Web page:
|MadSci Network: Medicine|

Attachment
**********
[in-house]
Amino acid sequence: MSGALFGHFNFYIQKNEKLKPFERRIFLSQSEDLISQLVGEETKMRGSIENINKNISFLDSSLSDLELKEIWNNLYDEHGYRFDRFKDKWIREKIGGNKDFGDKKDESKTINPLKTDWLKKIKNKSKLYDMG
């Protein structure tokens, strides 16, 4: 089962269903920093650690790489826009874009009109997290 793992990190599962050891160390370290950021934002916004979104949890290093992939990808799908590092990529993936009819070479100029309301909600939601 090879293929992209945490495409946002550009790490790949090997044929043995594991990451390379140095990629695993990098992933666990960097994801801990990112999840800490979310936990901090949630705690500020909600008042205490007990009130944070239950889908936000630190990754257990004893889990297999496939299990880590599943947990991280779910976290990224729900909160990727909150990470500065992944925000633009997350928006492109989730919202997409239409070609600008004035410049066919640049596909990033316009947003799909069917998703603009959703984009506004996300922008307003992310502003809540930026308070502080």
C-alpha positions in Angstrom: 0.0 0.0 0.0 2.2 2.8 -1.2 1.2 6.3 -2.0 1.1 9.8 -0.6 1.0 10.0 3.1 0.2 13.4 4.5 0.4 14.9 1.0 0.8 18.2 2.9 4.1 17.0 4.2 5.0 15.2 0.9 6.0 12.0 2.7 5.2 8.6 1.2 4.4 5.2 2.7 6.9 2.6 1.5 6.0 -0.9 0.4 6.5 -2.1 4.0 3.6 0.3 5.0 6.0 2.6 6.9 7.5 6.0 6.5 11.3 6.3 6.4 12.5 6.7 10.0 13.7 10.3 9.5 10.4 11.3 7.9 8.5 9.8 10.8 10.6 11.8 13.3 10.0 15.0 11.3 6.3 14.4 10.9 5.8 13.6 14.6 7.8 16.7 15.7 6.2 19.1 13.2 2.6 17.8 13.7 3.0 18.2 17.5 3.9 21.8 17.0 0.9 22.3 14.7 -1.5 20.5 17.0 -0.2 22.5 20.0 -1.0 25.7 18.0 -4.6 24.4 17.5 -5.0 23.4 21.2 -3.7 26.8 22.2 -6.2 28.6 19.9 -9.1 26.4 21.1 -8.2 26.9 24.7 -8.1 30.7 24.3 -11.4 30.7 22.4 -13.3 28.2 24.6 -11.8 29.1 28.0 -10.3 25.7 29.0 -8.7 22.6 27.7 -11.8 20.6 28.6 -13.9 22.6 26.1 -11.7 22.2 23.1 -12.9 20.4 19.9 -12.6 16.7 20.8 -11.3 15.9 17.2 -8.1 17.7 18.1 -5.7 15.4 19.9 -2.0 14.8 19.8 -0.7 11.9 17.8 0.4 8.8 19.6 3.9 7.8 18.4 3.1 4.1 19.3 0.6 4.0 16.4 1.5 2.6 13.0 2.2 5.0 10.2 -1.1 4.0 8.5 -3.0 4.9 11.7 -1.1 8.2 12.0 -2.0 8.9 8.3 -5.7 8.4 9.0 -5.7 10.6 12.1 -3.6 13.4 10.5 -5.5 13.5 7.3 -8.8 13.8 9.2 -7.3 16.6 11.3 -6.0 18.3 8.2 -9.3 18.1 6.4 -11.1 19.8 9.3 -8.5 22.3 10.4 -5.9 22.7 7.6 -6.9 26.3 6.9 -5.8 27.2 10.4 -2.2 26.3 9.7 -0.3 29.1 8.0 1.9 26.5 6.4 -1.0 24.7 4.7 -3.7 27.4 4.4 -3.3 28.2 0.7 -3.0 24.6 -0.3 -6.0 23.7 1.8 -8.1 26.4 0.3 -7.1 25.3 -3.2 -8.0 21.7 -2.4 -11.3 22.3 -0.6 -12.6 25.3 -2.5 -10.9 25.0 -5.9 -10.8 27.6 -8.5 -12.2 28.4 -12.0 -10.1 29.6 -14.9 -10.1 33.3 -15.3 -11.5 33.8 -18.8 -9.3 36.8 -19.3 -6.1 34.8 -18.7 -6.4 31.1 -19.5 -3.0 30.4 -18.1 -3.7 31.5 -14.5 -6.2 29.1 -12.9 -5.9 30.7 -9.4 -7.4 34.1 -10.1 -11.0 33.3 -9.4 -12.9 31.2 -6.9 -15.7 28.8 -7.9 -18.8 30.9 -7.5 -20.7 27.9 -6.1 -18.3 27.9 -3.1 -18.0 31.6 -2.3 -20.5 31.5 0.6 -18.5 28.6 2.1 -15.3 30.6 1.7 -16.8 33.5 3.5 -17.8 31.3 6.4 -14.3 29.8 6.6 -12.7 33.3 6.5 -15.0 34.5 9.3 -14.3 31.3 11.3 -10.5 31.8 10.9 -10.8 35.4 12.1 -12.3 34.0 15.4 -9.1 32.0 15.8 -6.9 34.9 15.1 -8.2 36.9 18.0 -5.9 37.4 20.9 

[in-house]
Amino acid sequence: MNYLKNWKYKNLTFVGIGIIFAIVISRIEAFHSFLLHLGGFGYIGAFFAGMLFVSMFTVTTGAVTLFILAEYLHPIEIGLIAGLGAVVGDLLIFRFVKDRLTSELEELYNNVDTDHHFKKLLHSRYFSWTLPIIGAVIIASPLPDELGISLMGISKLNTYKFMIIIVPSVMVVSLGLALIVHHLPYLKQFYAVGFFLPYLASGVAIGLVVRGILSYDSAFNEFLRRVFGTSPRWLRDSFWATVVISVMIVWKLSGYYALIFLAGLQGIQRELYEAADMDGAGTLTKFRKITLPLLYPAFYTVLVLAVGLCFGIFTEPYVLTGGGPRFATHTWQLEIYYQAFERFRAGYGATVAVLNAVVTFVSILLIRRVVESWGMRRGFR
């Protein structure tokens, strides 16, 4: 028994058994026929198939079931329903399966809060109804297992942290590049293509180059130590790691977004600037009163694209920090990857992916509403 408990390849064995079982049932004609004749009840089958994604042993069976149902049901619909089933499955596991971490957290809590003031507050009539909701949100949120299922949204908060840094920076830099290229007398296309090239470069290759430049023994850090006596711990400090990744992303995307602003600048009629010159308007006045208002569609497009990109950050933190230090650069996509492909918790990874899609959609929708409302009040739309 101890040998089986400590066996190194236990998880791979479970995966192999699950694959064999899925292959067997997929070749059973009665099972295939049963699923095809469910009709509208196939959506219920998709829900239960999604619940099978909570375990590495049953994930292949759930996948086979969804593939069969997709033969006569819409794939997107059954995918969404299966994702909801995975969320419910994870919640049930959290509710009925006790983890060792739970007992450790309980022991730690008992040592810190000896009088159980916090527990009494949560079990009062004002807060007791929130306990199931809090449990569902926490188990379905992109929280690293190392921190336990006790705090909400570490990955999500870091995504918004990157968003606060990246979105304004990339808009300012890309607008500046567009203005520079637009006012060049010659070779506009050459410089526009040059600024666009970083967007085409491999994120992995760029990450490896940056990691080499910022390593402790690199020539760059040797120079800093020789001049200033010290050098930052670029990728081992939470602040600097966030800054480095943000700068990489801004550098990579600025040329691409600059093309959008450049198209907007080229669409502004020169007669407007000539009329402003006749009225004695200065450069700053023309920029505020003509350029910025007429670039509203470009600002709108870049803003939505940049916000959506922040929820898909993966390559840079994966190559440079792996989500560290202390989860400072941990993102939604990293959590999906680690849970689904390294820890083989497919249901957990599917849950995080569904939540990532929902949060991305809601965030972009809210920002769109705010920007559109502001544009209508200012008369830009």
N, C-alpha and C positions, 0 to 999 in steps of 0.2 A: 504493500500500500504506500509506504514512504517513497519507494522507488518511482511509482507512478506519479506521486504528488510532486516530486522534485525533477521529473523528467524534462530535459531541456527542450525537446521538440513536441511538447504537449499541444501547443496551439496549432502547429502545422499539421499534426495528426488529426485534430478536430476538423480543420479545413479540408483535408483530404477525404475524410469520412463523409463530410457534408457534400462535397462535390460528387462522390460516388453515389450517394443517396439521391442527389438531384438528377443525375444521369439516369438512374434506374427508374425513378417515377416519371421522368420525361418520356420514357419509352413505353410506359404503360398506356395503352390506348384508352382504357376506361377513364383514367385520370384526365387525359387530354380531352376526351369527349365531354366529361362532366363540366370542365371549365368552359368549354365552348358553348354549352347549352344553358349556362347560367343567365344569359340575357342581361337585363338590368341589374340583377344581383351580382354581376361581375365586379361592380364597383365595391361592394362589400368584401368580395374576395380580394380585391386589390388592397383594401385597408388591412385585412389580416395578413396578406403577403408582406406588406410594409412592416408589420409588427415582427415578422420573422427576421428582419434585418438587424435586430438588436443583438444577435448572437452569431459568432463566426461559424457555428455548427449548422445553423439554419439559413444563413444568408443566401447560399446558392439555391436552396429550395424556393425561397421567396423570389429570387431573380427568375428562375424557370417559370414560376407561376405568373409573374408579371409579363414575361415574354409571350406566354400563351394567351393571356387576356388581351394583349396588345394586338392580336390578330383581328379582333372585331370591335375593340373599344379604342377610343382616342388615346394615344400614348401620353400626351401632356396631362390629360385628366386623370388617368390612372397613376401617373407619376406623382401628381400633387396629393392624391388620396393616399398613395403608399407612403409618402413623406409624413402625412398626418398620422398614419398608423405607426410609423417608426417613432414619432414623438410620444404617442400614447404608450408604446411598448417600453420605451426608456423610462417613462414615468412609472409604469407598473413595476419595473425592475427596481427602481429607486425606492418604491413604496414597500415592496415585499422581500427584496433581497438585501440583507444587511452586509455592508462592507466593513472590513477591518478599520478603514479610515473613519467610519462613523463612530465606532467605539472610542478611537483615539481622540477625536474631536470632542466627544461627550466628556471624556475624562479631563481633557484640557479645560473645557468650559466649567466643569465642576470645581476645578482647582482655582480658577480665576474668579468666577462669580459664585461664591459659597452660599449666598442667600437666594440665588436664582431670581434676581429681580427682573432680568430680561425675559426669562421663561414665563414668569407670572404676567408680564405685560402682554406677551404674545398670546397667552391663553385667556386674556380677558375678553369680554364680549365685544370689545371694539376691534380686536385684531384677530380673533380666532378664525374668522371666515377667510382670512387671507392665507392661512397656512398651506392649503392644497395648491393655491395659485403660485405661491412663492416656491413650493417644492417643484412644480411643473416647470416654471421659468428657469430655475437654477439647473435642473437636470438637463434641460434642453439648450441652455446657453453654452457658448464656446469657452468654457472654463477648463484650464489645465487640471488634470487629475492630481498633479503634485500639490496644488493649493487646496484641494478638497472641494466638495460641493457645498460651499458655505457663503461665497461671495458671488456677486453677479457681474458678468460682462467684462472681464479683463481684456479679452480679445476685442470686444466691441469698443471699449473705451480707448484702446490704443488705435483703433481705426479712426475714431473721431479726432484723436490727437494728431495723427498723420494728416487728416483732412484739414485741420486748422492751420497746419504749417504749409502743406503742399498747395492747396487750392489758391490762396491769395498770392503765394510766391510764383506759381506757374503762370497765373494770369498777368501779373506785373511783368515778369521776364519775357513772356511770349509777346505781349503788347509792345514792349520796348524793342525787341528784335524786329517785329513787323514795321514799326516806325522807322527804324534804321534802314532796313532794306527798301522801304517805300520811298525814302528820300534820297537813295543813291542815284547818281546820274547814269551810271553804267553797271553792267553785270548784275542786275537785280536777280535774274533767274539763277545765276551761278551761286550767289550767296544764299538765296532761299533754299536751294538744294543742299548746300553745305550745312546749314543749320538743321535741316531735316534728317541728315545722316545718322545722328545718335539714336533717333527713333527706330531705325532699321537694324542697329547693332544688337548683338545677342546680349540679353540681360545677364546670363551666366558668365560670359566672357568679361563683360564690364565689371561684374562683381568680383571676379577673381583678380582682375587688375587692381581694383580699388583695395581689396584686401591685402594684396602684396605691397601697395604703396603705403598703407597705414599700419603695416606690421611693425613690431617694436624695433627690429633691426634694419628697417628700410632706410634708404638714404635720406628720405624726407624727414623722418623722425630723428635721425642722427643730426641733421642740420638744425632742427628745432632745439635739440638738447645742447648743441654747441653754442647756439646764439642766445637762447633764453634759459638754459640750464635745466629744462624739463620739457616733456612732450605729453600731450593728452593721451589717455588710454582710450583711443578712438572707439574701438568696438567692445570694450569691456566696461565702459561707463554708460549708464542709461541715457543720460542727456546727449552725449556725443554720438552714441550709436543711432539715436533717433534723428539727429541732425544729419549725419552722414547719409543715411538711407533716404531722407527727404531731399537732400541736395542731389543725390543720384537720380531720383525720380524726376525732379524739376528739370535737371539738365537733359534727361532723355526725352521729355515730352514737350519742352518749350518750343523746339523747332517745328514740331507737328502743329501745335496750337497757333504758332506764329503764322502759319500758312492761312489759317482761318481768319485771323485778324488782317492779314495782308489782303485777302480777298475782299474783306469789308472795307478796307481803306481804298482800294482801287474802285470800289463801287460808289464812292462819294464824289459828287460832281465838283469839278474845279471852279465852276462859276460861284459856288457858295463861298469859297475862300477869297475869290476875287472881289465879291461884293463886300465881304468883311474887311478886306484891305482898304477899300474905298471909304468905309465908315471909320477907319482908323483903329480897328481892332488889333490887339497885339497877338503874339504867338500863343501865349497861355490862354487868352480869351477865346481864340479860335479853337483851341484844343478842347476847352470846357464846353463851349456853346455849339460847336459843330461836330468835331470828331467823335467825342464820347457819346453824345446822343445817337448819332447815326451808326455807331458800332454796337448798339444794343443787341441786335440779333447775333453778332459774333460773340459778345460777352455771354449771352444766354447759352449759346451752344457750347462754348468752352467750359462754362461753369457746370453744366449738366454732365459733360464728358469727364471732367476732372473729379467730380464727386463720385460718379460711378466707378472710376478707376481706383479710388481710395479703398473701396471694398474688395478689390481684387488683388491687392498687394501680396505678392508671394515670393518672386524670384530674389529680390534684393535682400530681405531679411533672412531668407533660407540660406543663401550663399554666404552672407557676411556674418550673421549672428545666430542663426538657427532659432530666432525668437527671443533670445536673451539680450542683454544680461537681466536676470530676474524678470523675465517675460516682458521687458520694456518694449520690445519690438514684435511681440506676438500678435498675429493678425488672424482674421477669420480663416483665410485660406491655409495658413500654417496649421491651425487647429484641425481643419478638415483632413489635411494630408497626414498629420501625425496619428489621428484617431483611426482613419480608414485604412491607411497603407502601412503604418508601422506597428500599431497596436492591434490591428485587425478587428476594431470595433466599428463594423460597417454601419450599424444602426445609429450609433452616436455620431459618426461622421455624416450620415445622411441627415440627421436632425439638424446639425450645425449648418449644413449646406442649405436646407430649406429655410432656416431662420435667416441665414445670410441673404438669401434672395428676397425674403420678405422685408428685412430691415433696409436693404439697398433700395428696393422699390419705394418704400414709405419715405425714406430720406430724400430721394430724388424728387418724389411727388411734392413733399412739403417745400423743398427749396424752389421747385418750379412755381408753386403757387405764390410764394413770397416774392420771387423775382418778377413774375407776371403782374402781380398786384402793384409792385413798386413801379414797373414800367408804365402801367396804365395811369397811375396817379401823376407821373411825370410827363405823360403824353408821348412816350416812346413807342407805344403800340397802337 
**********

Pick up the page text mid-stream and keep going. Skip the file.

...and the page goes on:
Hello, Craig. Why is it you think that "the human body is not 100% efficient" in making blood? The key is that we are talking about a HEALTHY human body. Just ponder some of these marvels. In just one second, 8 million blood cells die every second of our lives, but the same number is born in that time. The bone marrow produces over 200 billion red blood cells a day. Your red blood cells travel some 950 miles in 4 months. More than half a ton of red blood cells are created in an average lifetime. You contain some 25 to 30 trillion red blood cells and 75 billion white blood cells. At the same time platelets are produced some 200 billion each day. All this travelling through about 62,000 miles of arteries, veins and capillaries, feeding and servicing the rest of the body's 60 trillion cells! Does this sound like an inefficient blood making machine to you? Sure, there are plenty of diseases in which there can be an underproduction or even overproduction of blood. Only in such circumstances is the body less than 100% efficient in blood making. (1.) Food provides us with energy. When we eat food, the cells take from it the components it needs to function and survive. All cells need to be nourished, including muscle cells, nerve cells and of course, blood cells. The various types of cells have different roles, but they do not act in isolation, rather, the trillions of cells that make up our body perform in concert as a unified and organized system. The point is, that you cannot extract an involuntary function, such as the manufacture of blood, and place a caloric requirement to it. These functions are interrelated and cannot be measured seperately. As well, confounding factors exist, such as, age, body size, weight, gender, metabolic differences, physiological state and activity, environmental factors and even stress levels. All of these factors would make a caloric prediction highly inaccurate, if not impossible. However, what we can do is to determine the least amount of energy required for the involuntary work of the body in order to maintain life, including respiration, maintenance of muscle tone, body temperature and circulation. We call this the B.M.R. or basal metabolic rate. It ranges from 1200 to 1400 kcals. for healthy women and 1600 to 1800 kcals. for healthy men. (2.) Calories from food can easily be determined, including food such as blood. (See my answer for calories on: www.madsci.org, using their search engine, type keywords: "measure calories nut", and click exact words or exact phrase). Blood has a long history as a food source for many societies, (other than for vampires, of course). Today, the Masai tribe, who live in Tanzania, Africa, regularly drink blood as part of their diet. (3.) The main benefit they derive from this practice is the protein content, coming from the iron rich protein called hemoglobin and the numerous proteins found in white bllod cells, such as albumin and globulins, as well as smaller proteins like platelets. Approximately 22% of blood is solids, so, factoring in the remaining carbohydrates and fat, 1 pint of blood would yield the Masai about 400 kcals. As you noted the caloric content of blood has been calculated and is available on the MadSci.org archives, which in my opinion was expertly answered by Dr. Mark Fung.) Finally, you don't have to be concerned about eating a certain number of calories to replenish a pint of blood after a donation. Within an hour or so, the blood volume has been replaced from fluid stores elsewhere in the body. Within a few weeks the body has replaced the other parts of the blood and you're as good as new! Hope that helps, Peter Bosani. References: 1. The Body Almanac - Neil McAleer. Publisher - Doubleday 2. Recommended Nutrient Intakes for Canadians. Health & Welfare Canada. 3. Food In History - Tannahill. Publisher - Crown Publishers. 4. Common Sense Medicine - Curtis H. Baylor M.D. Publishers- Gramercy Publishing Co.
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